1 Section for Metabolic Genetics, Novo Nordisk Foundation Center for Basic Metabolic Research, Faculty of Health and Medical Sciences, Københavns Universitet2 Department of Clinical Biochemistry, Aalborg University Hospital, Aalborg, Denmark.3 Department of Clinical Medicine, Faculty of Health and Medical Sciences, Københavns Universitet4 Department of Surgery, Copenhagen University Hospital, Herlev, Denmark.5 Department of Clinical Biochemistry, Aalborg University Hospital6 Department of Clinical Medicine, Faculty of Health and Medical Sciences, Københavns Universitet7 Section for Metabolic Genetics, Novo Nordisk Foundation Center for Basic Metabolic Research, Faculty of Health and Medical Sciences, Københavns Universitet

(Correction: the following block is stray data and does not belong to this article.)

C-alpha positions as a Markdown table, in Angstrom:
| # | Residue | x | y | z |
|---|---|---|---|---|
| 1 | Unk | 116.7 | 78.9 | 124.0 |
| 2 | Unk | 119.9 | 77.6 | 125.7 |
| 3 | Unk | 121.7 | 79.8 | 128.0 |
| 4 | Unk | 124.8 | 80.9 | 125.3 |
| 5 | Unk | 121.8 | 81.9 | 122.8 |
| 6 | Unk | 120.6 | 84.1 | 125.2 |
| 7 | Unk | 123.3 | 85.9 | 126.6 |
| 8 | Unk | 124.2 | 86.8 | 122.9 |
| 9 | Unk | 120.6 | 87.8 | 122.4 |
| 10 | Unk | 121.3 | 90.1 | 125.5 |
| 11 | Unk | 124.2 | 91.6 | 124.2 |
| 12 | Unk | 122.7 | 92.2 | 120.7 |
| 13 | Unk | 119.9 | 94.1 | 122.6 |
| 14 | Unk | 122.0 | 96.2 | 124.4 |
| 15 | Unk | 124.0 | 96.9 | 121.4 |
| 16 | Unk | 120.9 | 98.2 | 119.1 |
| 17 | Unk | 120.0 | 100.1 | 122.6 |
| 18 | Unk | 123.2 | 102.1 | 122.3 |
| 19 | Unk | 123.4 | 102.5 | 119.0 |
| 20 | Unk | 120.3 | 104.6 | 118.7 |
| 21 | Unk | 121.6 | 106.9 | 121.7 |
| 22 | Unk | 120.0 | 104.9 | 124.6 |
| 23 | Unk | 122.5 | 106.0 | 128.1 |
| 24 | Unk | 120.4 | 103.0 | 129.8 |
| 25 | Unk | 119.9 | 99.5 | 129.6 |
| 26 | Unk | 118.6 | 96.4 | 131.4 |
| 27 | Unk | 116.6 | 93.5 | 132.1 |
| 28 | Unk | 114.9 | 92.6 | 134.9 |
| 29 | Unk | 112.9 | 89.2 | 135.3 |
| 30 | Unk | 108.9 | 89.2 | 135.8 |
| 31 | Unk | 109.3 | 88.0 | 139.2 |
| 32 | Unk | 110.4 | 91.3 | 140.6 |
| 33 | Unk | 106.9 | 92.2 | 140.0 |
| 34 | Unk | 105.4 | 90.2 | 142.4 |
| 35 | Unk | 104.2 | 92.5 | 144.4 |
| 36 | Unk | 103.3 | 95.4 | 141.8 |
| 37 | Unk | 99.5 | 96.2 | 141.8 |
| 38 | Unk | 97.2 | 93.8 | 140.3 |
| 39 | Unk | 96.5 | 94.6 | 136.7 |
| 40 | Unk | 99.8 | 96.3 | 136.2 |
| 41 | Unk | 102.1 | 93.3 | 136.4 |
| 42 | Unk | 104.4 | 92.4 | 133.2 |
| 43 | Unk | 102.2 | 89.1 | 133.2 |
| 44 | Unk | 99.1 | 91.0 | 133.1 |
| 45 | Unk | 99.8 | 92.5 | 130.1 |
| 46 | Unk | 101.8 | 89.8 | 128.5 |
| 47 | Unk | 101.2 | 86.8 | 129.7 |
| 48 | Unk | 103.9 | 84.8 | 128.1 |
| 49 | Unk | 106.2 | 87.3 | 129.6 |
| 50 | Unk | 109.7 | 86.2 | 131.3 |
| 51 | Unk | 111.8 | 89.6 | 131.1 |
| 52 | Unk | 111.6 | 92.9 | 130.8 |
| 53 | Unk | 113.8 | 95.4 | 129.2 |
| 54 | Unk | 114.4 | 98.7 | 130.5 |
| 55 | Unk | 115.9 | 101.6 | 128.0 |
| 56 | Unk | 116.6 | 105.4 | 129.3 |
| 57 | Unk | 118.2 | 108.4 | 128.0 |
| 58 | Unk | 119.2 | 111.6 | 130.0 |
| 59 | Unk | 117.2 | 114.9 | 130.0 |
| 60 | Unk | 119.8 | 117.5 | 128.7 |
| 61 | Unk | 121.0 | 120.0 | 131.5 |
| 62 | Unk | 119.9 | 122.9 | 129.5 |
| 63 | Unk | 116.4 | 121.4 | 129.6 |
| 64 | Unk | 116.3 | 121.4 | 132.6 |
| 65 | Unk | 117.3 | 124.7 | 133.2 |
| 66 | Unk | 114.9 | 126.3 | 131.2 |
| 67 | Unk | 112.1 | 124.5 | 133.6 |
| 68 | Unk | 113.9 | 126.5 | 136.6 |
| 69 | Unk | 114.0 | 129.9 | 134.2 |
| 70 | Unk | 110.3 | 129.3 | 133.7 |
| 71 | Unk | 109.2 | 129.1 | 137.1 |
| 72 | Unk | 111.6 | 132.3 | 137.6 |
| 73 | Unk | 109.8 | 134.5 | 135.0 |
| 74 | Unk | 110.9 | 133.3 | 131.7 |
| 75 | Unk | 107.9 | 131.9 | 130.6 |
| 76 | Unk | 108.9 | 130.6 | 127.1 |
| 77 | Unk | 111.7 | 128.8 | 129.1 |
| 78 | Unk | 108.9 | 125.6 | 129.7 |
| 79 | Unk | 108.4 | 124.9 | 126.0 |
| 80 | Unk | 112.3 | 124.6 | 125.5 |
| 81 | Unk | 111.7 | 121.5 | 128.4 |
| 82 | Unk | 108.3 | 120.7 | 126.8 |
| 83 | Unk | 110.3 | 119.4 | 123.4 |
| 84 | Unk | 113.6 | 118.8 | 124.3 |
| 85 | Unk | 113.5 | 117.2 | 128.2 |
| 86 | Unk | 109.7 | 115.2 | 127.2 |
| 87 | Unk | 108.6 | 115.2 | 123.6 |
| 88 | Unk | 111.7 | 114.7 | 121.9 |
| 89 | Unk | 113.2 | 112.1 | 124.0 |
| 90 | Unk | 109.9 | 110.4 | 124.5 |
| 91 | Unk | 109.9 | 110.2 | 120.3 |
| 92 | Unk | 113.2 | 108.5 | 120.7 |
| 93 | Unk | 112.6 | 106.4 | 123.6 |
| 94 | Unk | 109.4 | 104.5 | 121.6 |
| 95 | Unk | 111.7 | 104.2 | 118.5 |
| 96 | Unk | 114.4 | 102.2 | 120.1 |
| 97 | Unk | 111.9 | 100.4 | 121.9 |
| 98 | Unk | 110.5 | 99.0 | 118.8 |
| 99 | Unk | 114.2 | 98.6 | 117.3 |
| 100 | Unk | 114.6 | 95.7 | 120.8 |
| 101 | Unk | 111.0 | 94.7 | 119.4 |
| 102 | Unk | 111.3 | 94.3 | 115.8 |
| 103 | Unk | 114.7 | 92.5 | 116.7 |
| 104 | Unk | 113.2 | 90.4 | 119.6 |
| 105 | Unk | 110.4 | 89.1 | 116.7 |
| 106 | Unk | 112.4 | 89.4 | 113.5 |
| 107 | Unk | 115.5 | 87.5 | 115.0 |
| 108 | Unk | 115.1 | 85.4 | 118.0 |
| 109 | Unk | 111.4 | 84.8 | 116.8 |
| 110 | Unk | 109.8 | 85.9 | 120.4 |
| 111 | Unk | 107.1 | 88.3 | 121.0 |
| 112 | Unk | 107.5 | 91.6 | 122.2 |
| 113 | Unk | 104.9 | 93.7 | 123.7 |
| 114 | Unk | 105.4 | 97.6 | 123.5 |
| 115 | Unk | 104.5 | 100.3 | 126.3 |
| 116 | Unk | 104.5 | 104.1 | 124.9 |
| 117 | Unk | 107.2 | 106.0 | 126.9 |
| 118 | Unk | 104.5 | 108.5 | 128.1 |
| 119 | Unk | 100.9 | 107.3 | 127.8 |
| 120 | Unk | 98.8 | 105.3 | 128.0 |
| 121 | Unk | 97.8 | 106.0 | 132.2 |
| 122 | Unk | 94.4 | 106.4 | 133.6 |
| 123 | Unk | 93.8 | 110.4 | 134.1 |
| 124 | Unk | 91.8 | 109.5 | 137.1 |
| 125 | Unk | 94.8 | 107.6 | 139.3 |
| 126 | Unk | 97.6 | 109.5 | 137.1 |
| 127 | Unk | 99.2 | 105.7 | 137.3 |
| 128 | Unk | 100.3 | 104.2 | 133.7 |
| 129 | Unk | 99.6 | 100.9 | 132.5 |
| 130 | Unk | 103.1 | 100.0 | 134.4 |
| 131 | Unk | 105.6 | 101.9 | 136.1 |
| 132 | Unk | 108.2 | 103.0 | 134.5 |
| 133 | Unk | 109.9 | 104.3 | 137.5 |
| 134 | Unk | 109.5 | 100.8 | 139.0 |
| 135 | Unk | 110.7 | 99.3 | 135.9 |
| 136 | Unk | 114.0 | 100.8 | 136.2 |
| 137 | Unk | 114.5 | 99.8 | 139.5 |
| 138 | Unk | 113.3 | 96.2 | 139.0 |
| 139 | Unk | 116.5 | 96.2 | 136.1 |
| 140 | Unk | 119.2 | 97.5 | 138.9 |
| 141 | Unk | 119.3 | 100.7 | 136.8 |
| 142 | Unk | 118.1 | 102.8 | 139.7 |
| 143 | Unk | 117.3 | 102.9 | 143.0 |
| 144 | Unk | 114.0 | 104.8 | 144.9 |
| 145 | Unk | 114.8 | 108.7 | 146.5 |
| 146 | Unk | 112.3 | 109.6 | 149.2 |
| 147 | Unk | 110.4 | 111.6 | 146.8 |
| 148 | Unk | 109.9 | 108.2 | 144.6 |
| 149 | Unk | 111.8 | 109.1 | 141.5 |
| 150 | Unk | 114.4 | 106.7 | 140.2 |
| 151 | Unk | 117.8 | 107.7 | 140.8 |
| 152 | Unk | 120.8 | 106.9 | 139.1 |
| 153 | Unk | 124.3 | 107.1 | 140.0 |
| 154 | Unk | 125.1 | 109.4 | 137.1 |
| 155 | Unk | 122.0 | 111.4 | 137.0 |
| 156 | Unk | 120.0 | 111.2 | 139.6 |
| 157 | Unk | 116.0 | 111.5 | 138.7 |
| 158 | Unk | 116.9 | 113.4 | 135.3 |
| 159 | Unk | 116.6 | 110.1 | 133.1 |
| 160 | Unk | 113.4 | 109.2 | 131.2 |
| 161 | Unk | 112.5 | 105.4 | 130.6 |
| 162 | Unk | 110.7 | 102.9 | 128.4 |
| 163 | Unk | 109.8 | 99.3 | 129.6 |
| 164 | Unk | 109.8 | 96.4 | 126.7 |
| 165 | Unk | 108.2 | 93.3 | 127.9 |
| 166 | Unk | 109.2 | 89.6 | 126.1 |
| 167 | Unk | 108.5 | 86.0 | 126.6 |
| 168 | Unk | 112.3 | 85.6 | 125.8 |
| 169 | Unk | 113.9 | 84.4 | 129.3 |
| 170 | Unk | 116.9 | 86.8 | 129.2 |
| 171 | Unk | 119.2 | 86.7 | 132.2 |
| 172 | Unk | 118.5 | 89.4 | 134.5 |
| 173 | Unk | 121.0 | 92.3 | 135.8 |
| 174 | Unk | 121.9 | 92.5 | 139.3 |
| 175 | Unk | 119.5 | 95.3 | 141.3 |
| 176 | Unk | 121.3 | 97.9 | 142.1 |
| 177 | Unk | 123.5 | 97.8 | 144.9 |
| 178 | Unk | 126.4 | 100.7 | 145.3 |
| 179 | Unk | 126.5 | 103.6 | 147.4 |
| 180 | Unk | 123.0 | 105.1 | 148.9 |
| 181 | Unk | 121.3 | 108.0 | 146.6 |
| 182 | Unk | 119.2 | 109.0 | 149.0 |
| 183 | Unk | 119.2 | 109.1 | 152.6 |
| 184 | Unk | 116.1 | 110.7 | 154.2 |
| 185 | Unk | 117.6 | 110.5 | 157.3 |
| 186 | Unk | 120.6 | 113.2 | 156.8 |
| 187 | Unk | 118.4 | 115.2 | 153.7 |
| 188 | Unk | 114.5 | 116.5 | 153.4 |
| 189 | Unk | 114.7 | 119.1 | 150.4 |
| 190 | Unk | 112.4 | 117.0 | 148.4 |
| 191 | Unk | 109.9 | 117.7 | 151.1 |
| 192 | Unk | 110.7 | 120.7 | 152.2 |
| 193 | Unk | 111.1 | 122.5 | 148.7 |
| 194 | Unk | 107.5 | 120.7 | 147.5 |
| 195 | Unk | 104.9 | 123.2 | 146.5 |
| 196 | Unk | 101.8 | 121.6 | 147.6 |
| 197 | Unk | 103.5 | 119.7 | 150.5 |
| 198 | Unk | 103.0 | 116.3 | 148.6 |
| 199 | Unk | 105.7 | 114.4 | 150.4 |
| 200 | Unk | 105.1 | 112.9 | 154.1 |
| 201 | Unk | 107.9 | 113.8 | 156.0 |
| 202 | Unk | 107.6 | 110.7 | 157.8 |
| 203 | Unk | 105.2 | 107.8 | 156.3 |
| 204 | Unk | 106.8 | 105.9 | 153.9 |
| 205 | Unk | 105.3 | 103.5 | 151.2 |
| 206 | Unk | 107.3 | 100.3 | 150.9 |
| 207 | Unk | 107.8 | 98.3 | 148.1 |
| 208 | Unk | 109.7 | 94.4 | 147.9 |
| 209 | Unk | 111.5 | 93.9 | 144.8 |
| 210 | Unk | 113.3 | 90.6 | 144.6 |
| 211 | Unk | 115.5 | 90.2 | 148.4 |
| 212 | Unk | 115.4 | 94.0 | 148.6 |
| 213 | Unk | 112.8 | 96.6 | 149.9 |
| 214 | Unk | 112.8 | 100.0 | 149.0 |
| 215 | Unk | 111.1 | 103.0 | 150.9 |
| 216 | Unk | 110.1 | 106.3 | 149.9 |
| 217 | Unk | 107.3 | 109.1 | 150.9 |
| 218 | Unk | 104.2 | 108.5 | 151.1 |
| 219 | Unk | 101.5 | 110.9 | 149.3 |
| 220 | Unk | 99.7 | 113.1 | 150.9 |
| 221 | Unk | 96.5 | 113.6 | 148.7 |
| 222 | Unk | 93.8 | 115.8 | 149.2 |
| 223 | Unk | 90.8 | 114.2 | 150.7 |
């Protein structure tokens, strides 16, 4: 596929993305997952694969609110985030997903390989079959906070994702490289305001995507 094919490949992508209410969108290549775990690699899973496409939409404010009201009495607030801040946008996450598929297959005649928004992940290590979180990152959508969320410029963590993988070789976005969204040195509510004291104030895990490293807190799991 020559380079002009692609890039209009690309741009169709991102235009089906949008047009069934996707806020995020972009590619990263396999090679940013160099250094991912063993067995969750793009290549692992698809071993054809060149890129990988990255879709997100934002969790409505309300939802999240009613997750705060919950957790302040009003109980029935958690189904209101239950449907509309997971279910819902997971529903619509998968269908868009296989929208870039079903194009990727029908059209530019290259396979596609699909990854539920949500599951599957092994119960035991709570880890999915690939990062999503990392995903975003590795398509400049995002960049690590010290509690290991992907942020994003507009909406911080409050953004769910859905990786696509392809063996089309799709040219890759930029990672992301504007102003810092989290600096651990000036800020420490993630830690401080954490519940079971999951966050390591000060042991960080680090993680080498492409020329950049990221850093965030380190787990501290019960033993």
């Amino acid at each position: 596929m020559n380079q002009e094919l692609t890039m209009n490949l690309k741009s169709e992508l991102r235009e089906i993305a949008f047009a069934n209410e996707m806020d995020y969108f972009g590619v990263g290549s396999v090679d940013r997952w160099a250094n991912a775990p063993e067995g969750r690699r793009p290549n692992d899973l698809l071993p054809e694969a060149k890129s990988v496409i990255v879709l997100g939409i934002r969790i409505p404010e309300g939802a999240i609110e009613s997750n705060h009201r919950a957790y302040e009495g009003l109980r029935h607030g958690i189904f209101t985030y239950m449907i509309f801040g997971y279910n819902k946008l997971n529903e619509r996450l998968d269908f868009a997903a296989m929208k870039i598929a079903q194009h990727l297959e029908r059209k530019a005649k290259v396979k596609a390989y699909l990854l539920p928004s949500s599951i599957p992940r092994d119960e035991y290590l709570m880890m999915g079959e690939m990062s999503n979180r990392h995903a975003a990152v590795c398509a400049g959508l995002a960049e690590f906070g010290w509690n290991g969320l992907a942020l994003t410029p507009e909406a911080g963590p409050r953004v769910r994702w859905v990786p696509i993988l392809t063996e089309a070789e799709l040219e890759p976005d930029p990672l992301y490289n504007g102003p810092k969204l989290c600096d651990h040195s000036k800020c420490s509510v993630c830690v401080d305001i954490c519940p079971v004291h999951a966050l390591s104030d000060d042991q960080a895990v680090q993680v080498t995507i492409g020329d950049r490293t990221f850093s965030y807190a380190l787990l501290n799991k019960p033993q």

BACKGROUND: The recently identified circulating sCD36 has been proposed to reflect tissue CD36 expression, and is upregulated in case of obesity, insulin resistance and hepatic steatosis. The aim of this study was to explore the effect of weight loss secondary to bariatric surgery in relation to sCD36 among morbidly obese individuals. Furthermore, we investigated the levels of sCD36 in relation to obesity-related metabolic complications, low-grade inflammation and fat distribution. METHODS: Twenty morbidly obese individuals (body mass index (BMI) 43.0±5.4 kg m(-2)) with a referral to Roux-en-Y gastric bypass were included. Anthropometric measurements and fasting blood samples were collected at a preoperative baseline visit and 3 months after surgery. sCD36 was measured by an in-house assay, whereas insulin sensitivity and the hepatic fat accumulation were estimated by the homeostasis model assessment (HOMA-%S) and liver fat percentage (LF%), respectively. RESULTS: Postoperatively, BMI was reduced by 20% to 34.3±5.2 kg m(-2) (P<0.001). sCD36 was reduced by 31% (P=0.001) and improvements were observed in the amount of fat mass (P<0.001), truncal fat mass (P<0.001), circulating triglycerides (P=0.001), HOMA-%S (P=0.007), LF% (P=0.001) and the inflammatory marker high-sensitive C-reactive protein (P=0.005). sCD36 correlated with triglycerides (ρ=0.523, P=0.001) and truncal fat mass (ρ=0.357, P=0.026), and triglycerides were found to be an independent predictor of sCD36. At baseline, participants with the metabolic syndrome had a higher LF% and higher levels of the inflammatory biomarker YKL-40 (P=0.003 and P=0.014) as well as a tendency towards higher levels of sCD36. CONCLUSION: sCD36 was reduced by weight loss and associated with an unhealthy fat accumulation and circulating triglycerides, which support the proposed role of sCD36 as a biochemical marker of obesity-related metabolic complications and risks.